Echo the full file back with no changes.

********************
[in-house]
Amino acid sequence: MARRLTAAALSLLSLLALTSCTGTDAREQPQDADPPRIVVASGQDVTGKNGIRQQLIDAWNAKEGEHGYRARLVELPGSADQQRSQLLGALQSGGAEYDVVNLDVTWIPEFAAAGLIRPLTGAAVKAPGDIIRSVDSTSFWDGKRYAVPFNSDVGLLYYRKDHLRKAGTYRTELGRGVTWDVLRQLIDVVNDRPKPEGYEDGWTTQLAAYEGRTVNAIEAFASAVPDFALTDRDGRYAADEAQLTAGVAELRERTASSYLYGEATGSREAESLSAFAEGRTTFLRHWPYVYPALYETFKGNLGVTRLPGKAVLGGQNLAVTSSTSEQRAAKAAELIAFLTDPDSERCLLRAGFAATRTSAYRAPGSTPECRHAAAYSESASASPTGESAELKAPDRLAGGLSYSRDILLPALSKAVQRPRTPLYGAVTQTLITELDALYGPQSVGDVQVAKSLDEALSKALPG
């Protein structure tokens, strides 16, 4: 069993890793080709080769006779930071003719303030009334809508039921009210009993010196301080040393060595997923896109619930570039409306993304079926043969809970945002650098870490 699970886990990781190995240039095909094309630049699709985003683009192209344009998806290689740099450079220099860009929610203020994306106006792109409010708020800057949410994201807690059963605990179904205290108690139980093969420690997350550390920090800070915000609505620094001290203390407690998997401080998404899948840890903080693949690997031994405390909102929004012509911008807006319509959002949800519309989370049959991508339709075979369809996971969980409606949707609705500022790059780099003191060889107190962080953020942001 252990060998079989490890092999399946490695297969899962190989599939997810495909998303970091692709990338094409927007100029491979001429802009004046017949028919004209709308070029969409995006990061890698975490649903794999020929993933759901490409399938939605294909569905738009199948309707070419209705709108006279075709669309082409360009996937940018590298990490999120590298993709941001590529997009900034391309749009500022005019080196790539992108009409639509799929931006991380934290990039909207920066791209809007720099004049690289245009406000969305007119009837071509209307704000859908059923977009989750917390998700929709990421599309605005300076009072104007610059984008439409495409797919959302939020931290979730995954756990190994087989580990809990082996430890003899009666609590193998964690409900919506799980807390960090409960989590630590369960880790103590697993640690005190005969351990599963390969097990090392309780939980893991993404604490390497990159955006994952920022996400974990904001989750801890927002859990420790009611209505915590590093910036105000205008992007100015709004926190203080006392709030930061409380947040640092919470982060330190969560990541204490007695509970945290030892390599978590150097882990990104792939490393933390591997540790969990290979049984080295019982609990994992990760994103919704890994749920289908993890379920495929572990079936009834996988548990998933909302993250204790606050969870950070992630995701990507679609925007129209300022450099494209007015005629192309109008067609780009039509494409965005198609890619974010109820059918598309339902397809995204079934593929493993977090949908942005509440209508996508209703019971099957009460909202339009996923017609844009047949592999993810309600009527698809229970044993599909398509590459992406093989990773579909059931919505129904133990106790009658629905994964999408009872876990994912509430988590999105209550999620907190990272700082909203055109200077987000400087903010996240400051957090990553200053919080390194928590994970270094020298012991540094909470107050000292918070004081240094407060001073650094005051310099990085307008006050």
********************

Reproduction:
[in-house]
Amino acid sequence: MARRLTAAALSLLSLLALTSCTGTDAREQPQDADPPRIVVASGQDVTGKNGIRQQLIDAWNAKEGEHGYRARLVELPGSADQQRSQLLGALQSGGAEYDVVNLDVTWIPEFAAAGLIRPLTGAAVKAPGDIIRSVDSTSFWDGKRYAVPFNSDVGLLYYRKDHLRKAGTYRTELGRGVTWDVLRQLIDVVNDRPKPEGYEDGWTTQLAAYEGRTVNAIEAFASAVPDFALTDRDGRYAADEAQLTAGVAELRERTASSYLYGEATGSREAESLSAFAEGRTTFLRHWPYVYPALYETFKGNLGVTRLPGKAVLGGQNLAVTSSTSEQRAAKAAELIAFLTDPDSERCLLRAGFAATRTSAYRAPGSTPECRHAAAYSESASASPTGESAELKAPDRLAGGLSYSRDILLPALSKAVQRPRTPLYGAVTQTLITELDALYGPQSVGDVQVAKSLDEALSKALPG
């Protein structure tokens, strides 16, 4: 069993890793080709080769006779930071003719303030009334809508039921009210009993010196301080040393060595997923896109619930570039409306993304079926043969809970945002650098870490 699970886990990781190995240039095909094309630049699709985003683009192209344009998806290689740099450079220099860009929610203020994306106006792109409010708020800057949410994201807690059963605990179904205290108690139980093969420690997350550390920090800070915000609505620094001290203390407690998997401080998404899948840890903080693949690997031994405390909102929004012509911008807006319509959002949800519309989370049959991508339709075979369809996971969980409606949707609705500022790059780099003191060889107190962080953020942001 252990060998079989490890092999399946490695297969899962190989599939997810495909998303970091692709990338094409927007100029491979001429802009004046017949028919004209709308070029969409995006990061890698975490649903794999020929993933759901490409399938939605294909569905738009199948309707070419209705709108006279075709669309082409360009996937940018590298990490999120590298993709941001590529997009900034391309749009500022005019080196790539992108009409639509799929931006991380934290990039909207920066791209809007720099004049690289245009406000969305007119009837071509209307704000859908059923977009989750917390998700929709990421599309605005300076009072104007610059984008439409495409797919959302939020931290979730995954756990190994087989580990809990082996430890003899009666609590193998964690409900919506799980807390960090409960989590630590369960880790103590697993640690005190005969351990599963390969097990090392309780939980893991993404604490390497990159955006994952920022996400974990904001989750801890927002859990420790009611209505915590590093910036105000205008992007100015709004926190203080006392709030930061409380947040640092919470982060330190969560990541204490007695509970945290030892390599978590150097882990990104792939490393933390591997540790969990290979049984080295019982609990994992990760994103919704890994749920289908993890379920495929572990079936009834996988548990998933909302993250204790606050969870950070992630995701990507679609925007129209300022450099494209007015005629192309109008067609780009039509494409965005198609890619974010109820059918598309339902397809995204079934593929493993977090949908942005509440209508996508209703019971099957009460909202339009996923017609844009047949592999993810309600009527698809229970044993599909398509590459992406093989990773579909059931919505129904133990106790009658629905994964999408009872876990994912509430988590999105209550999620907190990272700082909203055109200077987000400087903010996240400051957090990553200053919080390194928590994970270094020298012991540094909470107050000292918070004081240094407060001073650094005051310099990085307008006050």